Today: Last Update:

  • PyeongChang 2018 Mascot's Real Life Plight -- Media Watch


    (ATR) One of the two species featured as PyeongChang 2018's mascots is living in captivity across the country of South Korea. 
    The PyeongChang 2018 Winter Olympic and Paralympic mascots Soohorang and Bandabi (Getty Images)

    The mascots for next winter's Olympic and Paralympic Games include the white tiger named “Soohorang” and the Asiatic black bear called “Bandabi". The two have been used as symbols of will power, courage and protection and are featured in various Korean folk tales.

    The folk tales however do not include the near extinction the black bear is facing today in Korea. The animal is recognized by the half moon on its chest and is known in the region as the "Moon Bear." The bears are being held in over 30 farms around the country and exploited for their bile. In East Asia, the bile is believed to solve numerous health problems from "hangovers to heart disease" according to NPR's Elise Hu. Bear farmers breed these animals in cages for the legal minimum of 10 years before they are eventually slaughtered for the bile in their gall bladder.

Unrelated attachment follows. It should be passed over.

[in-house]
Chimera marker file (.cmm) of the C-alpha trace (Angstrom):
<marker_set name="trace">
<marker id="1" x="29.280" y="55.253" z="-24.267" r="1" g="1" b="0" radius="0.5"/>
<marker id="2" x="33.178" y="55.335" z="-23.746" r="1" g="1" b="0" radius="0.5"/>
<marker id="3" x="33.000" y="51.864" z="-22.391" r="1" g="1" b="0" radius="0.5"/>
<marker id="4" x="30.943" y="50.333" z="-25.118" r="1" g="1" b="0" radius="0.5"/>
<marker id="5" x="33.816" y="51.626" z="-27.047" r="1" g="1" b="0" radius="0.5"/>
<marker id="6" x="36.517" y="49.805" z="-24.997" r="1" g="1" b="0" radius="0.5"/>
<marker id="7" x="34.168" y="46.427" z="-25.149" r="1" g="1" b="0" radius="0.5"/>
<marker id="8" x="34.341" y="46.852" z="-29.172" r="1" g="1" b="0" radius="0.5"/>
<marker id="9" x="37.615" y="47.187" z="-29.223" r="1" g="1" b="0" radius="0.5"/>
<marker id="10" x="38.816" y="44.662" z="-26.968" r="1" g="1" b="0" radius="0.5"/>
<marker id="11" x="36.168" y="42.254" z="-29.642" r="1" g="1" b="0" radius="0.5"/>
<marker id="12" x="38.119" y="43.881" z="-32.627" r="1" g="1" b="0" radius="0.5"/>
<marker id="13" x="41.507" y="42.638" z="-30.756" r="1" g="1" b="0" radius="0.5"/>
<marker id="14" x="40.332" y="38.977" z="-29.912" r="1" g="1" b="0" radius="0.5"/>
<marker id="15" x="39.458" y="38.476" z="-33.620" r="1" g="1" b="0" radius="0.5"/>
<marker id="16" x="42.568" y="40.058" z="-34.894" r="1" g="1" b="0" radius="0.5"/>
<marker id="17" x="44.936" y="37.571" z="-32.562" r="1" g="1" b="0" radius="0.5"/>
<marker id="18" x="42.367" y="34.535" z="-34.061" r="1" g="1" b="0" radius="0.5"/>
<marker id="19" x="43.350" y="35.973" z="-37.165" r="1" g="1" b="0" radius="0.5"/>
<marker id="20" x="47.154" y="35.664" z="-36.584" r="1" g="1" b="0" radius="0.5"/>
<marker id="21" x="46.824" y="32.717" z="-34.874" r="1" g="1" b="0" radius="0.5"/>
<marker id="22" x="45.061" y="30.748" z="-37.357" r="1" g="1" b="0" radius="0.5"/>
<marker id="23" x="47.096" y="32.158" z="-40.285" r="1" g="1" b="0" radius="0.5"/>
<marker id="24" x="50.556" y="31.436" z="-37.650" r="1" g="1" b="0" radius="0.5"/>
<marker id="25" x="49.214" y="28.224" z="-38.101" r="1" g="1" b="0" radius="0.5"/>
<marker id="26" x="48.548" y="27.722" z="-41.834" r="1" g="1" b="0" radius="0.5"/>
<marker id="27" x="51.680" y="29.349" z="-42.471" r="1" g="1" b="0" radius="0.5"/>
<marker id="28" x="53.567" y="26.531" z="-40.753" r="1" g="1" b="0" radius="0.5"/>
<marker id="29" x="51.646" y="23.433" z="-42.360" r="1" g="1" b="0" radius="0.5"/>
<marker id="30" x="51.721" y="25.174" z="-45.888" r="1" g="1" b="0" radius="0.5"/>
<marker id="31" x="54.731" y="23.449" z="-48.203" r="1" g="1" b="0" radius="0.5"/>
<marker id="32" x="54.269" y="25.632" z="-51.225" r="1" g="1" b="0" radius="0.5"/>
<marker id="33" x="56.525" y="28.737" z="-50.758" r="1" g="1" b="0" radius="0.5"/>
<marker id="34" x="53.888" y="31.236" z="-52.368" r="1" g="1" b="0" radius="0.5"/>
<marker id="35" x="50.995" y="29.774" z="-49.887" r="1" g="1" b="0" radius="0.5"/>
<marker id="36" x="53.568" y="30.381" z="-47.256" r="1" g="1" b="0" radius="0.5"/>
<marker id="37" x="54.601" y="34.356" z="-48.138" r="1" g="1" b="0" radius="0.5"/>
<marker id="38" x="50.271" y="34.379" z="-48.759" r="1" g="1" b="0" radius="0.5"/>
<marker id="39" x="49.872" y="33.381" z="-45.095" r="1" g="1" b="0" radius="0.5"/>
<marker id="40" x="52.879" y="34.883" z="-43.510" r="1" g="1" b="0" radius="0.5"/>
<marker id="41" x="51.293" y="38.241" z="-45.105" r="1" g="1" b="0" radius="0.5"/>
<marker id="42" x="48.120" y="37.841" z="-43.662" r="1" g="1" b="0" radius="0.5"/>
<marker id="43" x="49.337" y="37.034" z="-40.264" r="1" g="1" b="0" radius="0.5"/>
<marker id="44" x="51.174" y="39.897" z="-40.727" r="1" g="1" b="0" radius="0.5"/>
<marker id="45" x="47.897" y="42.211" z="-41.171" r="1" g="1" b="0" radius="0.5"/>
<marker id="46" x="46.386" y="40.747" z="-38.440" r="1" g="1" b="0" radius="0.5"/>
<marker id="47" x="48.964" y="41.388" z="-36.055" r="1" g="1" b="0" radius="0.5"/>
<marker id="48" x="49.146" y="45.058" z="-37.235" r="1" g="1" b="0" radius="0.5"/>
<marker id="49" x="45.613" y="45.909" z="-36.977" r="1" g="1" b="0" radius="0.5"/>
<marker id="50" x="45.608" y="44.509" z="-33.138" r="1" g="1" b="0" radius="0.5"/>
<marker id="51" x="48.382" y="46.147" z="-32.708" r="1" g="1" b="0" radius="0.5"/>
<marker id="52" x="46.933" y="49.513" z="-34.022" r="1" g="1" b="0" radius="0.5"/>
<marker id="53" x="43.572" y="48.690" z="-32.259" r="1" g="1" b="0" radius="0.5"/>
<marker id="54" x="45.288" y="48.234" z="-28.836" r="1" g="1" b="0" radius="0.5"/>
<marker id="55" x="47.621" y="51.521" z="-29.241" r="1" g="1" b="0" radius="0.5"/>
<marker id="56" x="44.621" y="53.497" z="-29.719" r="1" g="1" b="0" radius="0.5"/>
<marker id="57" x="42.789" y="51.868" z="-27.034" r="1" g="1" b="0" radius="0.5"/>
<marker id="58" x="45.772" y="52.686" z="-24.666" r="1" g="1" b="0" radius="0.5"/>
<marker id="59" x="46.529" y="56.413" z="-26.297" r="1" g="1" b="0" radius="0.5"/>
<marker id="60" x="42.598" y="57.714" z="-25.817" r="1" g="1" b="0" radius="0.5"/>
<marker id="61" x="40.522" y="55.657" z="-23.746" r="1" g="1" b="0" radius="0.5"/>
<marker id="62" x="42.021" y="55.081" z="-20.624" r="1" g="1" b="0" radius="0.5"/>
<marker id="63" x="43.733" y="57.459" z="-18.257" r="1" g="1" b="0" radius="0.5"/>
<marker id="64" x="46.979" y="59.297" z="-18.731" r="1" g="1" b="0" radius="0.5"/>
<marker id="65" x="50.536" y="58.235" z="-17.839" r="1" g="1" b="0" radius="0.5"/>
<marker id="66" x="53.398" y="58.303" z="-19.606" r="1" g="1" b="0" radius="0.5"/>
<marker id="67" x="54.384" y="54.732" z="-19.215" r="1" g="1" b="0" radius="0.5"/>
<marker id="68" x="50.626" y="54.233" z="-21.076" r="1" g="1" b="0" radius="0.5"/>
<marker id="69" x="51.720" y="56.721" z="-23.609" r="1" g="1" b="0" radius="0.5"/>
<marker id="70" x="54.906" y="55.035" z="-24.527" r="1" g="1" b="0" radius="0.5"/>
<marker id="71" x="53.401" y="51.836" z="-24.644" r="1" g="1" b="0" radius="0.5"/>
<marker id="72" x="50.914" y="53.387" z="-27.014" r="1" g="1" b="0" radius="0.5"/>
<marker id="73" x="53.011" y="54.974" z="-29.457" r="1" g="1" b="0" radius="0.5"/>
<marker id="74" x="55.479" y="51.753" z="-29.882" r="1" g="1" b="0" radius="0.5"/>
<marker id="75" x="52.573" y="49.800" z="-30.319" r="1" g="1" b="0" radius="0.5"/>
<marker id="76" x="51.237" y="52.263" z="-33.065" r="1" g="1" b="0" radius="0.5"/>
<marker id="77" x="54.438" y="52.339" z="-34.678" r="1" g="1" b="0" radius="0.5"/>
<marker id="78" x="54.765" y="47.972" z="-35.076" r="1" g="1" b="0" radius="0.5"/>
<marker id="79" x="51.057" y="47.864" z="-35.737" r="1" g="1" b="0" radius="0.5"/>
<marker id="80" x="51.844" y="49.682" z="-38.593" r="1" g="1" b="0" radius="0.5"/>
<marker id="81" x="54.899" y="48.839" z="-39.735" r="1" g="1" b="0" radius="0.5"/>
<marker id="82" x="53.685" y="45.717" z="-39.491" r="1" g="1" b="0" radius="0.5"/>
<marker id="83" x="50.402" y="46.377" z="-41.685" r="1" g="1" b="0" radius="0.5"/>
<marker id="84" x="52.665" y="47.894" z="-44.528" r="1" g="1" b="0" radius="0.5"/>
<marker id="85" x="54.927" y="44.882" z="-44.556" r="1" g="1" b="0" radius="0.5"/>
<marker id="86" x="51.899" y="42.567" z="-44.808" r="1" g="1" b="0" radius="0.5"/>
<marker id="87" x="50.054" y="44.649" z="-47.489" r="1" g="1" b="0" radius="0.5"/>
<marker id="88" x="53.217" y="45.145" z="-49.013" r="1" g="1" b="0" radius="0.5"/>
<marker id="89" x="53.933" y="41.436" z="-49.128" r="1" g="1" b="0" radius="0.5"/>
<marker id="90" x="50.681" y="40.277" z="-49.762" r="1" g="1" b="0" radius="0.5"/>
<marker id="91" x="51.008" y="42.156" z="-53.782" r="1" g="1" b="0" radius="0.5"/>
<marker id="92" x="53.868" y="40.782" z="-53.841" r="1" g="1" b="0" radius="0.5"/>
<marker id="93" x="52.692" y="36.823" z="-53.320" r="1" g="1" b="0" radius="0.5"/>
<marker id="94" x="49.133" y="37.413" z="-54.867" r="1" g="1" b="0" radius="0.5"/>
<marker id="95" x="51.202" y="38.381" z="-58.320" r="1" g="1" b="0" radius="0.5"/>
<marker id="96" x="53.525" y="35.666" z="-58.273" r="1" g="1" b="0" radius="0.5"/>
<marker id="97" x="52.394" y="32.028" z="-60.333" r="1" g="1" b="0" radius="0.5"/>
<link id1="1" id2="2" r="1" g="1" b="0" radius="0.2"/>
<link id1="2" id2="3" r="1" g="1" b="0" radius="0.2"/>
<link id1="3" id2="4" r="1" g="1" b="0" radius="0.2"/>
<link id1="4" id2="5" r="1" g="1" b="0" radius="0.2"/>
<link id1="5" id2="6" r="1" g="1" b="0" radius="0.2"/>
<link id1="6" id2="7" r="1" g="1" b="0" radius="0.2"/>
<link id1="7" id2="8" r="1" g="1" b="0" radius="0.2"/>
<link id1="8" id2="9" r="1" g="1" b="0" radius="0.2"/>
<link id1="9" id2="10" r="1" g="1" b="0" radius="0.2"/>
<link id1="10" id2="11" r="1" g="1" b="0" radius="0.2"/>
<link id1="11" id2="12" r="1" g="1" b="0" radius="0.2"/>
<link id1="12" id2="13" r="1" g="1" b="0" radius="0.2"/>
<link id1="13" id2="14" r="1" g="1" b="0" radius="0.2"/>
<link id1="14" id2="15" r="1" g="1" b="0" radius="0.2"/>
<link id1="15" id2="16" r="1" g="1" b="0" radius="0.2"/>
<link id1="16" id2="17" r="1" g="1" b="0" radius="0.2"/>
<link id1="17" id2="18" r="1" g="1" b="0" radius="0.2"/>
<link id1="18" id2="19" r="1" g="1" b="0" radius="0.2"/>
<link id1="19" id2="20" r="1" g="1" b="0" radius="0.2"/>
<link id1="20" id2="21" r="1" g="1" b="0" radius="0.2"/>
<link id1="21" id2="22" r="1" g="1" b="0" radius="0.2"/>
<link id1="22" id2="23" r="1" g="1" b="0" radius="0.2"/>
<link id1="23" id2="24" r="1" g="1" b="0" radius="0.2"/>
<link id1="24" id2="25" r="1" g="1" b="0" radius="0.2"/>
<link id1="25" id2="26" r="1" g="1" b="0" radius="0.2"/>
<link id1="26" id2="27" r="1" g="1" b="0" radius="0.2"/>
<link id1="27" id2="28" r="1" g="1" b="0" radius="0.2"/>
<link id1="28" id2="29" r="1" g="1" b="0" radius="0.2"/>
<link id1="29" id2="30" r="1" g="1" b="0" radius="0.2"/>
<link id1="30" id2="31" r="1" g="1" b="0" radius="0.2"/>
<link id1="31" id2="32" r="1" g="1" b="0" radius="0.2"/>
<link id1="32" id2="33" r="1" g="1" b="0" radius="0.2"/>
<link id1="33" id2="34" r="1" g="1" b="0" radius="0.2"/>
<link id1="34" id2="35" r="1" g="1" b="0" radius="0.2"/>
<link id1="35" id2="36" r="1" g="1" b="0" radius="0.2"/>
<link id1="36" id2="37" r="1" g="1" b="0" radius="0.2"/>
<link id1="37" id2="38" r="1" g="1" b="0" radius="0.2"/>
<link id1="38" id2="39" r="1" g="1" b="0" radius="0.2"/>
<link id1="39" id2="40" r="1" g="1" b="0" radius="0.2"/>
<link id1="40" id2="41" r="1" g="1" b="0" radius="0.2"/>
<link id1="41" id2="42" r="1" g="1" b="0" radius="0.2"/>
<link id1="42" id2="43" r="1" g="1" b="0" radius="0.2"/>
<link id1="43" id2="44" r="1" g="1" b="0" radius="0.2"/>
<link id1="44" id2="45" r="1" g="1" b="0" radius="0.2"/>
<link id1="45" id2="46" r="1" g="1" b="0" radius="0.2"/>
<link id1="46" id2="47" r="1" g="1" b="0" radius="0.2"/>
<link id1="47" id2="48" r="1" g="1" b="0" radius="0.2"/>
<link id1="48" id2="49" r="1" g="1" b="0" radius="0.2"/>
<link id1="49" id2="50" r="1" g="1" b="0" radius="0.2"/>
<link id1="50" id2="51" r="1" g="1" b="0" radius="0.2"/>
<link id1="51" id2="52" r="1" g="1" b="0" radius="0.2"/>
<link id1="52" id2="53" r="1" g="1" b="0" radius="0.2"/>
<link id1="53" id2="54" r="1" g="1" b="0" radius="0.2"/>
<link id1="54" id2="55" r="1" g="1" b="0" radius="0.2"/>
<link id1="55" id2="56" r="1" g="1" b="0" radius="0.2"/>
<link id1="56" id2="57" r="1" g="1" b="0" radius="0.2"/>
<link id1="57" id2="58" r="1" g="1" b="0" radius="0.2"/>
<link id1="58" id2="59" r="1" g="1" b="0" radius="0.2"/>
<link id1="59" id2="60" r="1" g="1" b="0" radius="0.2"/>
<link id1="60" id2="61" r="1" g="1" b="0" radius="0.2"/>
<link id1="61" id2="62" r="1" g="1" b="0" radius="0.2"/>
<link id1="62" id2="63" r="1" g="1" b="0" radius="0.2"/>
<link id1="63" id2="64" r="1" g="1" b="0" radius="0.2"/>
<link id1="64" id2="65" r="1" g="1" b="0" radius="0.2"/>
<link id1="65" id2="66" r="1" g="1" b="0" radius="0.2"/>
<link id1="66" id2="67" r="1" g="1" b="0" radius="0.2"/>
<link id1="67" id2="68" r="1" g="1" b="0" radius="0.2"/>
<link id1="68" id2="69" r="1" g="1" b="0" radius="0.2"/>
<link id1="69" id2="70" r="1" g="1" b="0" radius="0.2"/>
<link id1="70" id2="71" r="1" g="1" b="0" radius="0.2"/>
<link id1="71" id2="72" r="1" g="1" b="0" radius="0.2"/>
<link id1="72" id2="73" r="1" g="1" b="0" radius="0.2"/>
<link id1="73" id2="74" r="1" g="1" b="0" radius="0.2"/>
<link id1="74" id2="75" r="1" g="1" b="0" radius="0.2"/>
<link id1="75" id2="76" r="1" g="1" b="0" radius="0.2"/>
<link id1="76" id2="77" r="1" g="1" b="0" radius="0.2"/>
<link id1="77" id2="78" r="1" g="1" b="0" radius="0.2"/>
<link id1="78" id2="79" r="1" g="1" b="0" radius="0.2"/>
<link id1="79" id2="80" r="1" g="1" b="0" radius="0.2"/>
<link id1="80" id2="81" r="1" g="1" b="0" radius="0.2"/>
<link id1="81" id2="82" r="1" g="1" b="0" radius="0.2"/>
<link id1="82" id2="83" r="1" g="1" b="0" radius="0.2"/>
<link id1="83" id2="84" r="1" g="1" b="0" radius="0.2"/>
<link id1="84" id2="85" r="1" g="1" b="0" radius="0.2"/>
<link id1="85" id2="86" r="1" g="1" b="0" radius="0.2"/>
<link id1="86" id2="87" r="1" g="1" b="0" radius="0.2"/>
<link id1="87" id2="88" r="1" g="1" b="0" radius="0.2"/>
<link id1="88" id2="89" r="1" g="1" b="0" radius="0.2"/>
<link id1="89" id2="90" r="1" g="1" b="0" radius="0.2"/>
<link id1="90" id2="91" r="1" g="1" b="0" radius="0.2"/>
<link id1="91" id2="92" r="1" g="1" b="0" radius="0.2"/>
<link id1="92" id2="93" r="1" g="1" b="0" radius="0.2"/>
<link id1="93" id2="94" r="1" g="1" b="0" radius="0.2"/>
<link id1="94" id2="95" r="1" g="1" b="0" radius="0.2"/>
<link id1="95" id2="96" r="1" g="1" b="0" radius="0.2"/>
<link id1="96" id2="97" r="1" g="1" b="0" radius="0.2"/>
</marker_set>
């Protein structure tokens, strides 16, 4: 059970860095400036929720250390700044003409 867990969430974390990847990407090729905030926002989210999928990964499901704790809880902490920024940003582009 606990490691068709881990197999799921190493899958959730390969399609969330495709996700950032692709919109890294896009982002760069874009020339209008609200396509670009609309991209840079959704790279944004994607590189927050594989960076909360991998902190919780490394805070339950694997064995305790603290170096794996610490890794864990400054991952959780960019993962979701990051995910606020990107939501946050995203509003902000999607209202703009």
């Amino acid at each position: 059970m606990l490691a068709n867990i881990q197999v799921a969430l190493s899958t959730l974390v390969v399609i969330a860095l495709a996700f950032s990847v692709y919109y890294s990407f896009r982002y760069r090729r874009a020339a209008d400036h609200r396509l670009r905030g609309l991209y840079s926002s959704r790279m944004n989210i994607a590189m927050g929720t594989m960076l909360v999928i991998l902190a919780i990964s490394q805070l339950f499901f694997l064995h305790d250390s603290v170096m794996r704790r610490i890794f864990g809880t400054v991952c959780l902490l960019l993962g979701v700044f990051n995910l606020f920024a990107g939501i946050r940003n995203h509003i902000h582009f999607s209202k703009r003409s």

The capturing and farming of the "Moon Bear" has put the animal on the endangered species list.

    The demand for moon bear bile has subsided causing many bear farmers to close shop "but nearly 800 moon bears still live in caged limbo in their native country," Hu states

    To read more on the original story click here

    Homepage photo: Getty Images 

    Written by Courtney Colquitt

    For general comments or questions, click here.

    25 Years at #1: Your best source of news about the Olympics is, for subscribers only.